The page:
ST. PETERSBURG – The story of flight attendant Shelia Fedrick rescuing a teenage girl is all over social media. She shared her story with 10News and now we’re learning more about the program that’s training flight attendants nationwide to spot and stop human trafficking.

Airline Ambassadors International is pushing airlines and others in the travel and hospitality industries to require better awareness training for employees.

The group holds training sessions across the nation on how to spot human trafficking victims, traffickers and how to respond and report the crime.

“I can remember wishing people who looked at me could see me,” said Donna Hubbard, who, 38 years ago, became a victim of human trafficking while herself working as a flight attendant.

“I was young and I was very naïve and I was star struck,” she recalled. “I fell into the hands of a pimp who eventually traded me to a gang.”

In the decades since, Hubbard has found not only her freedom but also her way back to the skies.

She is once again working as a flight attendant and in April 2015 went through in-depth training from Airline Ambassadors International.

It was that training, not her personal experience as a survivor of human trafficking, that helped her identify a young boy being trafficked. Last fall during a flight from Honduras to Miami she knew something wasn't right.

“It was not at all what we thought we would see. He was in excruciating pain, but he's also lethargic. He was very sweaty and the people he was traveling with were actually carrying him and he seemed to be too old to be carried. He had to be somewhere between 5 and 8,” Hubbard said.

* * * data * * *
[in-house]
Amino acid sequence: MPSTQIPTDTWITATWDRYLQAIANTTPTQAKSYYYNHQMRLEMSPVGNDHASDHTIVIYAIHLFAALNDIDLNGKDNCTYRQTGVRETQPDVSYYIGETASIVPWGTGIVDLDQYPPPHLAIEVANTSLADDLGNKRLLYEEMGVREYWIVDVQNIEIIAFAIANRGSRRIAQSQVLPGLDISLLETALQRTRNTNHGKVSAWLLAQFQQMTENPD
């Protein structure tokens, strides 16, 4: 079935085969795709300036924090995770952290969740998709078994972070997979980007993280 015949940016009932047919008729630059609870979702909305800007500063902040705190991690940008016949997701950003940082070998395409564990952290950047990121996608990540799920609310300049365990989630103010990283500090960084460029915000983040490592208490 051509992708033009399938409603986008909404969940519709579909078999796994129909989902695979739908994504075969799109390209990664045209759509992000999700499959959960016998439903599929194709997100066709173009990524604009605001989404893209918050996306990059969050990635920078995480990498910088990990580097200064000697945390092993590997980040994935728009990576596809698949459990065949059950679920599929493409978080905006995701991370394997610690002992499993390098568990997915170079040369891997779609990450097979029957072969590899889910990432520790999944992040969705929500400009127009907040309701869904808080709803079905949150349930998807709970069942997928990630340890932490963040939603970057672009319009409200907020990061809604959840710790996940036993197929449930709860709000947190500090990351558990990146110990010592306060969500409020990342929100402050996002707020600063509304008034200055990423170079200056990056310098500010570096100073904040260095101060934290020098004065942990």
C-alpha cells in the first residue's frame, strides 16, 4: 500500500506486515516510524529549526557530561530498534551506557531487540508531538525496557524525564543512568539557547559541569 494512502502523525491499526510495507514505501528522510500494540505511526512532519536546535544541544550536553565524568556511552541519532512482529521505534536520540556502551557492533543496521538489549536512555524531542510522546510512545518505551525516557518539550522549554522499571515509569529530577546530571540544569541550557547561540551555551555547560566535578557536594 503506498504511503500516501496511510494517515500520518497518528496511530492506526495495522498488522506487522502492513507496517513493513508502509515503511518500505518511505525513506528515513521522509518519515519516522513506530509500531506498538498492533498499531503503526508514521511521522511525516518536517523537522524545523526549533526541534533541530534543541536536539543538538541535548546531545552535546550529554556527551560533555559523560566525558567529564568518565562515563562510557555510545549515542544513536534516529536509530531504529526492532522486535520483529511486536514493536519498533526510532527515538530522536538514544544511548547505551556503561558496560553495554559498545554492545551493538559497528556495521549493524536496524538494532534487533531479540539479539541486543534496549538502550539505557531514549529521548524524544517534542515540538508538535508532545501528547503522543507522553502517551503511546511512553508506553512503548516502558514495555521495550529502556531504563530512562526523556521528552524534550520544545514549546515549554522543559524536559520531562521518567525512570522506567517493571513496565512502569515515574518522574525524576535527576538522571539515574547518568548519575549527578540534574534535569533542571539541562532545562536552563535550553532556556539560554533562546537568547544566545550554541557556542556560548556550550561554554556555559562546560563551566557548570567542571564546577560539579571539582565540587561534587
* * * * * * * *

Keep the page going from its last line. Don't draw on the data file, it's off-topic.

She started asking questions. Hubbard says the stories from the adults did not add up and there were more red flags.

Airline Ambassadors International teaches victims may appear drugged or confused, and they could be wearing inappropriate clothing.

The child was dressed in clothes that indeed seemed inappropriate, and there was more.

“This little boy seemed lethargic. He literally seemed drugged,” said Hubbard.

Hubbard and her co-worker alerted the flight deck as well as authorities on the ground. The boy got the help he needed, but she doesn’t know where he is today.

“I don't want to say I rescued him but I definitely provided his release,” she said.

Airline Ambassadors International has lobbied Congress to require better awareness training for flight attendants. The group has made strides with the Federal Aviation Administration, but they say more needs to be done.

“The scariest thing is not doing anything, and for so long we as flight attendants have seen things that don't look right, but we're not sure who to report it to. We’re not sure what to report. You’re not a survivor until you're rescued,” said Hubbard.